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2 papers 25 to 100 followers
By Abraham Nunes Psychiatry resident interested in computational neuroscience, forensic psychiatry, and neuropsychiatry.
Kirsten G Volz, Kai Vogeley, Marc Tittgemeyer, D Yves von Cramon, Matthias Sutter
Communication based on informational asymmetries abounds in politics, business, and almost any other form of social interaction. Informational asymmetries may create incentives for the better-informed party to exploit her advantage by misrepresenting information. Using a game-theoretic setting, we investigate the neural basis of deception in human interaction. Unlike in most previous fMRI research on deception, the participants decide themselves whether to lie or not. We find activation within the right temporo-parietal junction (rTPJ), the dorsal anterior cingulate cortex (ACC), the (pre)cuneus (CUN), and the anterior frontal gyrus (aFG) when contrasting lying with truth telling...
2015: Frontiers in Behavioral Neuroscience
Qian Cui, Eric J Vanman, Dongtao Wei, Wenjing Yang, Lei Jia, Qinglin Zhang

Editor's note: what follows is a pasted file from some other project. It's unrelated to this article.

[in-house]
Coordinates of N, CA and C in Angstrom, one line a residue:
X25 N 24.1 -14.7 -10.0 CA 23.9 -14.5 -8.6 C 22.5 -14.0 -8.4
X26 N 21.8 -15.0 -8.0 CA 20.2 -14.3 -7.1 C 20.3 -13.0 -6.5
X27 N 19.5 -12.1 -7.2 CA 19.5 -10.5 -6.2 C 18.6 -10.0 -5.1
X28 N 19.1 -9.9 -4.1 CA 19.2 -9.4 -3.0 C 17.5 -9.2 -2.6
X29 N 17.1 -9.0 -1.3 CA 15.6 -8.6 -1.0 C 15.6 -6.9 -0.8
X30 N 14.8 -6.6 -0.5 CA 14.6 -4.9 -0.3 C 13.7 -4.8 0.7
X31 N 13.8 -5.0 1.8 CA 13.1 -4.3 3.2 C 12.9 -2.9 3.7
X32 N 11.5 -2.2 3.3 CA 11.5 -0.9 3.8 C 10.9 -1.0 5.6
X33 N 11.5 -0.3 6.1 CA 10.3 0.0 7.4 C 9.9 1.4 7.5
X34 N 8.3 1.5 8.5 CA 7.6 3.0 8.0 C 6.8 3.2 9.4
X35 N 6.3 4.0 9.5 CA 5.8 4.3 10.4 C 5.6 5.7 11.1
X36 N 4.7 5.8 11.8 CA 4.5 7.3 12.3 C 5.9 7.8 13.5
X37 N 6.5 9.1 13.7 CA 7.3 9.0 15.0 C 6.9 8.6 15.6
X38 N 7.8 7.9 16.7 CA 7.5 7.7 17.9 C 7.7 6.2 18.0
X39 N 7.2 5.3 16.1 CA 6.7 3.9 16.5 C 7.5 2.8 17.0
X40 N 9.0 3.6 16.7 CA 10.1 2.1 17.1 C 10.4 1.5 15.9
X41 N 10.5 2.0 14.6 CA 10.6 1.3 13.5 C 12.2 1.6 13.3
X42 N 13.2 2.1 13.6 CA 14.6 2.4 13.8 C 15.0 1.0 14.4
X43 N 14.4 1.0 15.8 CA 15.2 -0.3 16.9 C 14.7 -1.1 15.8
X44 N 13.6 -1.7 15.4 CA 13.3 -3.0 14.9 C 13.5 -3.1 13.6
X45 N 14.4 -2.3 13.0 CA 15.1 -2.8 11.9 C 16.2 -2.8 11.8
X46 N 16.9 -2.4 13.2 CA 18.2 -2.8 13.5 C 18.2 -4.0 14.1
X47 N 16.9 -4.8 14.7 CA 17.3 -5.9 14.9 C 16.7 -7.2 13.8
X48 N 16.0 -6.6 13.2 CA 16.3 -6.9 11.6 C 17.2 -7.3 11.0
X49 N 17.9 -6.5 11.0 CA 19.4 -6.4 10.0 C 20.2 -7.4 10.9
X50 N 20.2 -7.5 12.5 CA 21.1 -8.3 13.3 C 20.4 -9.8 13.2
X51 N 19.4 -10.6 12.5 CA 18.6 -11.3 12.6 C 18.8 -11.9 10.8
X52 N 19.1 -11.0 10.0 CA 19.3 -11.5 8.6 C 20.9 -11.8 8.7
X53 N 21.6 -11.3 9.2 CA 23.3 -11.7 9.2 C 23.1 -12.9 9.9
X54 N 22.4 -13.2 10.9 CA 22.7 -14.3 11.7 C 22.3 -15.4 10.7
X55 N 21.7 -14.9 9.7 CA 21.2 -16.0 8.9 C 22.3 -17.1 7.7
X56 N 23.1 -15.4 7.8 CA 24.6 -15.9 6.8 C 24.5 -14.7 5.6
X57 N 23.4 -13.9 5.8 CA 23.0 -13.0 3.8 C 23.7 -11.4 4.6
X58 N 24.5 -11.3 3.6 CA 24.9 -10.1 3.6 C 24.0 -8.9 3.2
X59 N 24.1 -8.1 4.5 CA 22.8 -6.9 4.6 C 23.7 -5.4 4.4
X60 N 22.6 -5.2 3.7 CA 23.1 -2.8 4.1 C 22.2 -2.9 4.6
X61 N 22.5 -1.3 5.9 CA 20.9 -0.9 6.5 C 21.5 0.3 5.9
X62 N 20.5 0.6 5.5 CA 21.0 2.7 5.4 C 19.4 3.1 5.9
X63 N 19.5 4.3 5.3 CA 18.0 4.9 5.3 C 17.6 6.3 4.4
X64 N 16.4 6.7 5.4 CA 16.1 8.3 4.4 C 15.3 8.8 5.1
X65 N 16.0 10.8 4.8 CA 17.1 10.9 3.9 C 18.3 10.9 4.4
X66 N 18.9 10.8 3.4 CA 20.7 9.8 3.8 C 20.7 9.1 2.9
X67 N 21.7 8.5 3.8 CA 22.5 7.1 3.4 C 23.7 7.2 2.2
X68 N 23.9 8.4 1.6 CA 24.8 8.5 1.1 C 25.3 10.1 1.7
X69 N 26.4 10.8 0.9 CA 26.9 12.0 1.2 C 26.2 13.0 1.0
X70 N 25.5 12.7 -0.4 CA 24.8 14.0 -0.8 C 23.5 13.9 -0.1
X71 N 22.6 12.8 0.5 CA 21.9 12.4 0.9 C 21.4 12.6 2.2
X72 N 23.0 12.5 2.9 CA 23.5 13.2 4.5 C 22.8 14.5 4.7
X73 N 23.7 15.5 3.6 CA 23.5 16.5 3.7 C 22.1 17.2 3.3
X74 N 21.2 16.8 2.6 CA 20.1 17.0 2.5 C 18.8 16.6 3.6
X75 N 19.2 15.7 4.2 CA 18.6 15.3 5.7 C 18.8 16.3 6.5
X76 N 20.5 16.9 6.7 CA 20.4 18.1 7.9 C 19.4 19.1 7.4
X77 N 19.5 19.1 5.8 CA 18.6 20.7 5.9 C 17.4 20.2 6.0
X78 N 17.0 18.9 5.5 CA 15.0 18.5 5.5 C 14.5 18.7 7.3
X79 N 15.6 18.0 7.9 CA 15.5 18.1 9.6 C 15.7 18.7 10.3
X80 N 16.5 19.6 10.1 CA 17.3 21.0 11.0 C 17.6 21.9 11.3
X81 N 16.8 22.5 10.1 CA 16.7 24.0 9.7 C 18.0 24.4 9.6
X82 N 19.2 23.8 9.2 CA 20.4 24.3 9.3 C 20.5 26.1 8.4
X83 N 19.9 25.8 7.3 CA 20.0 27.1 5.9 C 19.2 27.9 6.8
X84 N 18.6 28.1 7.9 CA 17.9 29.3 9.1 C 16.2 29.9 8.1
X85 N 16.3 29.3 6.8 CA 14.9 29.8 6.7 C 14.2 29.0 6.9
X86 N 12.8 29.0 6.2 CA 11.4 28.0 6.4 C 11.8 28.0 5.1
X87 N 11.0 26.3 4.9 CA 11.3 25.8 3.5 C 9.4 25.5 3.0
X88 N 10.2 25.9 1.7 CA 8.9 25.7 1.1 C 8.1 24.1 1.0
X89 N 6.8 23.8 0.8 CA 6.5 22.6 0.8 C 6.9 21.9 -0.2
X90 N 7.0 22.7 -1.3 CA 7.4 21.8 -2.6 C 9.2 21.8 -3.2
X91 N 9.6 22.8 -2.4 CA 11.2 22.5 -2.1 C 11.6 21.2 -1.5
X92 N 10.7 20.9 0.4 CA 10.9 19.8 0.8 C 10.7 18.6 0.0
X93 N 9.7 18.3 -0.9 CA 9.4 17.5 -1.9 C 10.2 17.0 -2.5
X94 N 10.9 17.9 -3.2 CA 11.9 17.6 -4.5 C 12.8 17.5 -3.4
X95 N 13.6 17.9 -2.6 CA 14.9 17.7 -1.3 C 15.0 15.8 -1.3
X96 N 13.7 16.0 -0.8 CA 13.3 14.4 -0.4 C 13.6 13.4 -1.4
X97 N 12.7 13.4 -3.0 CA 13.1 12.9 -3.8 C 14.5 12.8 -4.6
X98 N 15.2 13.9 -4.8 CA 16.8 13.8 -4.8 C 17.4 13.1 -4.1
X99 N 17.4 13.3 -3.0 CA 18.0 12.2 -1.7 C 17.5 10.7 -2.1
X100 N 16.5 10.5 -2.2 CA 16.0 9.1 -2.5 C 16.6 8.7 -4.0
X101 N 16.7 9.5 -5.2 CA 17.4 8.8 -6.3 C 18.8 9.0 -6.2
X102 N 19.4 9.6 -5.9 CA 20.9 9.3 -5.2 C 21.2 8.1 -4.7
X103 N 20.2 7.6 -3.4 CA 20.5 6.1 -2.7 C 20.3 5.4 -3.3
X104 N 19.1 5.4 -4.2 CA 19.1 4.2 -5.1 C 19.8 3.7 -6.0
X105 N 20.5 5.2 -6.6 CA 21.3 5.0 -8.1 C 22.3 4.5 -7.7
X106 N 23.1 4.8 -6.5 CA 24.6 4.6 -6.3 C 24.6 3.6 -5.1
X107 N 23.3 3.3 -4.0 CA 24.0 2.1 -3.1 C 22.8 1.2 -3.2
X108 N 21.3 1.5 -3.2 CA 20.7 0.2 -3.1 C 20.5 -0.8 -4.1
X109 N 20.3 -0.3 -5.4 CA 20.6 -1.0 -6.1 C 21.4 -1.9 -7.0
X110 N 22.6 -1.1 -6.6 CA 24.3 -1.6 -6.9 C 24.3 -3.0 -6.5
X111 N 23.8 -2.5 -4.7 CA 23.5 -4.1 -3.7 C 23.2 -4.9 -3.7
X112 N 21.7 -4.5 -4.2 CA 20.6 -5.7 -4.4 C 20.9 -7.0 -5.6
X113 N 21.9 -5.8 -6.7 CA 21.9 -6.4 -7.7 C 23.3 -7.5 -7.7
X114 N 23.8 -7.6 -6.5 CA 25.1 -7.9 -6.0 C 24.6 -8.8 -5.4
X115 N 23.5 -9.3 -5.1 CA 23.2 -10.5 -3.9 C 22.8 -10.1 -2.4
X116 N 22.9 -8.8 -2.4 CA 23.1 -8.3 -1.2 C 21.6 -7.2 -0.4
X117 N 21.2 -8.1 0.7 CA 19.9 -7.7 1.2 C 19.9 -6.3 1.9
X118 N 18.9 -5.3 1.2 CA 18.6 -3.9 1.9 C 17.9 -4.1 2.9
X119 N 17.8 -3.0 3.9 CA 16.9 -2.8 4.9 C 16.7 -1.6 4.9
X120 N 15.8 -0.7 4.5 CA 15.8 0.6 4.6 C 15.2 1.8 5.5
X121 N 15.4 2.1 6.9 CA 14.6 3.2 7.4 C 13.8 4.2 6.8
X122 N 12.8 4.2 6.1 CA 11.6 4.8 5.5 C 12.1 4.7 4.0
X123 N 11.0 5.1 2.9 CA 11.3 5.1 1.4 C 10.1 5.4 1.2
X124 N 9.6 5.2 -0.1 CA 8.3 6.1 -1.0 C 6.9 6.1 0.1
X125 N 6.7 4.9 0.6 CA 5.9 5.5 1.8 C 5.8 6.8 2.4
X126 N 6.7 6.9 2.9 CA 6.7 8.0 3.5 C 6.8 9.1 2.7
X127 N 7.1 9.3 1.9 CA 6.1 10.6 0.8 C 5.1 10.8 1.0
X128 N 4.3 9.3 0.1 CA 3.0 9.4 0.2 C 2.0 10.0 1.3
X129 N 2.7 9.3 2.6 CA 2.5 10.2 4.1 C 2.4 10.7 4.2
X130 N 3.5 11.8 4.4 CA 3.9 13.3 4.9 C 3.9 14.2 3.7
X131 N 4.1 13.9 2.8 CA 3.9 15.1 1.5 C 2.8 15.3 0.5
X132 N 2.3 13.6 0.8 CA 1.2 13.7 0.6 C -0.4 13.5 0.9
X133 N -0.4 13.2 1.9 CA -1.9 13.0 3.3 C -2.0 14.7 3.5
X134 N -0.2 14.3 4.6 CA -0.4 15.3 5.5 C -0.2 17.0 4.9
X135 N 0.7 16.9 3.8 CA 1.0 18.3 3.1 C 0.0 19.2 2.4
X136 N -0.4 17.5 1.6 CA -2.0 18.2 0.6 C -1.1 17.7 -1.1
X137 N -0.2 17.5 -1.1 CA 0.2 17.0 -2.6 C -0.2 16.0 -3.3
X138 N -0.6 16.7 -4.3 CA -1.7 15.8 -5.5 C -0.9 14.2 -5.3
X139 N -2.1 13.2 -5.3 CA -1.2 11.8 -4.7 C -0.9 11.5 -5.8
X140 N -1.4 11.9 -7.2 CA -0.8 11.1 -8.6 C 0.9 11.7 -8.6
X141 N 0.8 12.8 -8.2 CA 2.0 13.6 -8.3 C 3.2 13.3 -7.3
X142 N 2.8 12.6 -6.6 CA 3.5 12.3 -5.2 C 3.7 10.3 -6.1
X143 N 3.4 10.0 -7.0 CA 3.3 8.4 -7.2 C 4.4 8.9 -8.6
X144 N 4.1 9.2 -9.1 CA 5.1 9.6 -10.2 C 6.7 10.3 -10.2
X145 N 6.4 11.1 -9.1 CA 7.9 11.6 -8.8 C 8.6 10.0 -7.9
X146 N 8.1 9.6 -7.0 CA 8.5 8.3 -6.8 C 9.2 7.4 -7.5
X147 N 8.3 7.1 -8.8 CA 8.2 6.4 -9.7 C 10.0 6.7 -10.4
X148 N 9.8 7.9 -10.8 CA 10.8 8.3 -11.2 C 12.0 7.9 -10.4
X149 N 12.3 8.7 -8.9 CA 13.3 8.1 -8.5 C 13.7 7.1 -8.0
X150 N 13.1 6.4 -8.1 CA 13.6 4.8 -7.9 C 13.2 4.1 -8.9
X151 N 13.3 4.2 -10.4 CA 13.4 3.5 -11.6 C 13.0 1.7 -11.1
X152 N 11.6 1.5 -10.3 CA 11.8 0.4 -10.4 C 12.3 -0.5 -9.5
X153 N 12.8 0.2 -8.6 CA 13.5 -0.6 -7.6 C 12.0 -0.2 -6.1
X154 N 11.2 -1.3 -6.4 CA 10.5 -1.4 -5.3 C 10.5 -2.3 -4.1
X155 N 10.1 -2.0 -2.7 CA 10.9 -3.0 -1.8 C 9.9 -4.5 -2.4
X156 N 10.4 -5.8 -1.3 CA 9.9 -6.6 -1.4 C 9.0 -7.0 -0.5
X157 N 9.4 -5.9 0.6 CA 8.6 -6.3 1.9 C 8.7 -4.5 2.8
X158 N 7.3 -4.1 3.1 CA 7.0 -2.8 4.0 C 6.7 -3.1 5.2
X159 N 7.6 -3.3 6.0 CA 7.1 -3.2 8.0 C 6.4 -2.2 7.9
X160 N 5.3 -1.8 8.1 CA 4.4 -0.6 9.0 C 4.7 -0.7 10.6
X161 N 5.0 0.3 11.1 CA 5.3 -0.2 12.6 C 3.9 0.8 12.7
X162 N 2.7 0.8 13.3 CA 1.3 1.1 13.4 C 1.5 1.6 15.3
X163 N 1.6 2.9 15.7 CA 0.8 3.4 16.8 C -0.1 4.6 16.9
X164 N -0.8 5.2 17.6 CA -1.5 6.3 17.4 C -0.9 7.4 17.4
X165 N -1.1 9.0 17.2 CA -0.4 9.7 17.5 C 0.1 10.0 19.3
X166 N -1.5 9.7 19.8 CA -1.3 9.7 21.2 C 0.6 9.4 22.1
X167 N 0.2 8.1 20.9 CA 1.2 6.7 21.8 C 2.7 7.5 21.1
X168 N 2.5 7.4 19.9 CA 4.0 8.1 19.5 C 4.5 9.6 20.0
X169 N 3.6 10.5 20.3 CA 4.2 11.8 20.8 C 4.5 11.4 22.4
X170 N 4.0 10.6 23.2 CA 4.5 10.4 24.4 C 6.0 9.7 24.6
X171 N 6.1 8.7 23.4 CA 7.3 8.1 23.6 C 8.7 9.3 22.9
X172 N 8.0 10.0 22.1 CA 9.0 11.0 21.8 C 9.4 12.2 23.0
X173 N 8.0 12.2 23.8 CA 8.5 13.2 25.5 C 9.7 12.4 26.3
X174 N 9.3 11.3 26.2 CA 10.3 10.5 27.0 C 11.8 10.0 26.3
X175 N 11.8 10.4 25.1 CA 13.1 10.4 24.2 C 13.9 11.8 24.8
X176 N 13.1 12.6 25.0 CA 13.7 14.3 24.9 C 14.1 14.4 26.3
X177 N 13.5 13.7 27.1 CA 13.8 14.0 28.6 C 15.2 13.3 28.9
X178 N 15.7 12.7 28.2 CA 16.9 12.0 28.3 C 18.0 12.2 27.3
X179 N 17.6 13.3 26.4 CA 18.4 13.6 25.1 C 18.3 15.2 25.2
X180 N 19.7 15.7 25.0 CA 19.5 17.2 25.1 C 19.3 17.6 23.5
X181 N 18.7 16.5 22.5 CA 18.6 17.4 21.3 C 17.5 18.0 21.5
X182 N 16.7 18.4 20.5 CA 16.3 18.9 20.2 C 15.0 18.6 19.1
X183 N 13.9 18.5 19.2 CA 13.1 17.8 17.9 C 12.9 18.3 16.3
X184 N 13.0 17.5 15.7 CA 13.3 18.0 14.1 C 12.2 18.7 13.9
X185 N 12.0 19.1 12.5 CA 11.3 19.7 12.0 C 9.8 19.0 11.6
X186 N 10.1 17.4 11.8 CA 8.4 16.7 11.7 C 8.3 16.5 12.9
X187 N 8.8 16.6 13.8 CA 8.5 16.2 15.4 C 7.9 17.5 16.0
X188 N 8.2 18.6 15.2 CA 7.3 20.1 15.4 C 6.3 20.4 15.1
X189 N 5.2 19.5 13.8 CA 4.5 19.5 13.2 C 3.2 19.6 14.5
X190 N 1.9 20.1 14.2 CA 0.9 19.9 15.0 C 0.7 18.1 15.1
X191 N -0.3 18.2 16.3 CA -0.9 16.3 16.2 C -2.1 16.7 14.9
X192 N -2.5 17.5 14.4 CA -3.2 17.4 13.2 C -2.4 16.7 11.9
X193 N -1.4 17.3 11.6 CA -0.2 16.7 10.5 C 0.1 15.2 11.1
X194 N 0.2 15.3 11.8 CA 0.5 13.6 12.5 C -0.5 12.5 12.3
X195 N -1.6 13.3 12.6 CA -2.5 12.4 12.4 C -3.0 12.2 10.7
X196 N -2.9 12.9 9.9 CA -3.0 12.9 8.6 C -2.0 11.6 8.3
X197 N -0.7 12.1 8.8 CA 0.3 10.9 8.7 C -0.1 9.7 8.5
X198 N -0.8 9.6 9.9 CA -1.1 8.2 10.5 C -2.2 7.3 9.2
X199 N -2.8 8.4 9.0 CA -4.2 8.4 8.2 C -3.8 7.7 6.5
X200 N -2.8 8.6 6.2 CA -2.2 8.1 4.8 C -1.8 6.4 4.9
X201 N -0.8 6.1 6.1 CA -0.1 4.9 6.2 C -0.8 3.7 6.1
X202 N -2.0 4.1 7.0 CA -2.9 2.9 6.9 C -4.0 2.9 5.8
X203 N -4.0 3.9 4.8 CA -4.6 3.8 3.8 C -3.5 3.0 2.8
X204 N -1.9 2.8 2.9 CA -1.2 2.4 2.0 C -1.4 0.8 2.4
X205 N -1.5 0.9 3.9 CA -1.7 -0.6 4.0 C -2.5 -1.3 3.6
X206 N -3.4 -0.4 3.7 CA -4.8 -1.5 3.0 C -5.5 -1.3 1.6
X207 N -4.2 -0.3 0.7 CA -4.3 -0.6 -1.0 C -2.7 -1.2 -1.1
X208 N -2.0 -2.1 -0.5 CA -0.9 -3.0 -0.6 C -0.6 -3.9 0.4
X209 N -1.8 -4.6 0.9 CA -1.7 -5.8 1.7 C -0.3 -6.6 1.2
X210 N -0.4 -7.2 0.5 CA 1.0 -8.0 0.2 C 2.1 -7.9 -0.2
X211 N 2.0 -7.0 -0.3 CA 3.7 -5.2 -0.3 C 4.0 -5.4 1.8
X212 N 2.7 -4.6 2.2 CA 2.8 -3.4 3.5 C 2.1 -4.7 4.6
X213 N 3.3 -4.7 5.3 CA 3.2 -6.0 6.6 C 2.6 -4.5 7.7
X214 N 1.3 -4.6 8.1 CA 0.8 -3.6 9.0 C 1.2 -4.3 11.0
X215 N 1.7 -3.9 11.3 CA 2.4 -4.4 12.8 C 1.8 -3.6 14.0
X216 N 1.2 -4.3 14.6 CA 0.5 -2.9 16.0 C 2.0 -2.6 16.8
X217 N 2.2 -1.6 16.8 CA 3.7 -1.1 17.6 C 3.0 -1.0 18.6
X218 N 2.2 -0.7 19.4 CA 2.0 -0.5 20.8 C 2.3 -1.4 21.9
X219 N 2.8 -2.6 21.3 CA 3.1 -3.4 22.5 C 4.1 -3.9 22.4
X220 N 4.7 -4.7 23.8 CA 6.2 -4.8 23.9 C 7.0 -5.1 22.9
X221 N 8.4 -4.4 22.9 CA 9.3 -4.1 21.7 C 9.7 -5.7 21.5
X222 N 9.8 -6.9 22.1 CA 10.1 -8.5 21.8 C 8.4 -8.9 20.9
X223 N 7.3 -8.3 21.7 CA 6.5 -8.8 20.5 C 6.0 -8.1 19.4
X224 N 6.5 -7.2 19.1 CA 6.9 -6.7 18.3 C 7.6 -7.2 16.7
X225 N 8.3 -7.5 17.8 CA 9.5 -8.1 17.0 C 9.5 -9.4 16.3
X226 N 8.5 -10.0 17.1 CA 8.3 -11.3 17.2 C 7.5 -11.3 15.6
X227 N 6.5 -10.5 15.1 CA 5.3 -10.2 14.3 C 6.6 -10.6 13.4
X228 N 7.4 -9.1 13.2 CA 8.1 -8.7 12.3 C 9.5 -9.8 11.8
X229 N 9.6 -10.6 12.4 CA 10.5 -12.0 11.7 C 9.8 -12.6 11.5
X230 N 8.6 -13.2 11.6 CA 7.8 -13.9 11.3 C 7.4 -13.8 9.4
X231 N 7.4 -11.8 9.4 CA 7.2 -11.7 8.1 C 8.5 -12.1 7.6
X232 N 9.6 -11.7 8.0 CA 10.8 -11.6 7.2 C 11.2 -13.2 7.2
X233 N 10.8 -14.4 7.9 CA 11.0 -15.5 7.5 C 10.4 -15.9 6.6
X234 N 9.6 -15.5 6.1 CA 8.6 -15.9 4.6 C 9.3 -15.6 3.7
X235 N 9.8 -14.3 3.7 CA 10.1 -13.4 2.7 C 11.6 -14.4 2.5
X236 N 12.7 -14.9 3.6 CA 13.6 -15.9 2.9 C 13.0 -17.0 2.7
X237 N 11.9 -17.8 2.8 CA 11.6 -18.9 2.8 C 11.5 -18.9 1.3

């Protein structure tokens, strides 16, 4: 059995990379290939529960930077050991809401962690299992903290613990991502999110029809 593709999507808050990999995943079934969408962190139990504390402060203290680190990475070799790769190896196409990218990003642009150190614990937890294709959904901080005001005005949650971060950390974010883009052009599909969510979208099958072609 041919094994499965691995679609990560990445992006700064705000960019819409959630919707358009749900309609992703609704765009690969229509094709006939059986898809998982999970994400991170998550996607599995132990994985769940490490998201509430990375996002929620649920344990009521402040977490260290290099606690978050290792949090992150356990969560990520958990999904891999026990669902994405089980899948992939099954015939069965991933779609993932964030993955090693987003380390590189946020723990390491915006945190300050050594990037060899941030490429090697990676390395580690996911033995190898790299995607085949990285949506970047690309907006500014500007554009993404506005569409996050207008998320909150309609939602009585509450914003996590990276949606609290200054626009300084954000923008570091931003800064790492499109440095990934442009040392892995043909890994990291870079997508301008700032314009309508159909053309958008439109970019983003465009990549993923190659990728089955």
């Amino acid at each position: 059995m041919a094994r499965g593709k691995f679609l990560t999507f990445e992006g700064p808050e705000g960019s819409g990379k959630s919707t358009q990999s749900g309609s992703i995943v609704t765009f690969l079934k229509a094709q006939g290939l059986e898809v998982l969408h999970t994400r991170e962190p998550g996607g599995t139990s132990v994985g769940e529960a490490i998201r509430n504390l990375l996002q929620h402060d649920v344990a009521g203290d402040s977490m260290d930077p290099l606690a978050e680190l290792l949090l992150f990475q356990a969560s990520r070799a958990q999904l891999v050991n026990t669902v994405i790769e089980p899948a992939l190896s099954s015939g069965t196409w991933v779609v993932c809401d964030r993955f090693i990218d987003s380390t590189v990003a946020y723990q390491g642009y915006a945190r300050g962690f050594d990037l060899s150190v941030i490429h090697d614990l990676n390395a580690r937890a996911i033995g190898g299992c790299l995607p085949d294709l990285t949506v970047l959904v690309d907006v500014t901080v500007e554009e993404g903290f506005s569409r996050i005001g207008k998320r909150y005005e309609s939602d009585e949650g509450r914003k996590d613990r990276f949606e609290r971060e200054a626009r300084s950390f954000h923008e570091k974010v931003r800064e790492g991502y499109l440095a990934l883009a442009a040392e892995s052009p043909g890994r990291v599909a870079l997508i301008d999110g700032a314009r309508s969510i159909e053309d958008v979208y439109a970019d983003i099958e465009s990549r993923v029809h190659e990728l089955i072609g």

The ability of a deceiver to track a victim's ongoing judgments about the truthfulness of the deceit can be critical for successful deception. However, no study has yet investigated the neural circuits underlying receiving a judgment about one's lie. To explore this issue, we used a modified Guilty Knowledge Test in a mock murder situation to simultaneously record the neural responses involved in producing deception and later when judgments of that deception were made. Producing deception recruited the bilateral inferior parietal lobules (IPLs), right ventral lateral prefrontal (VLPF) areas and right striatum, among which the activation of the right VLPF contributed mostly to diagnosing the identities of the participants, correctly diagnosing 81...
October 2014: Social Cognitive and Affective Neuroscience
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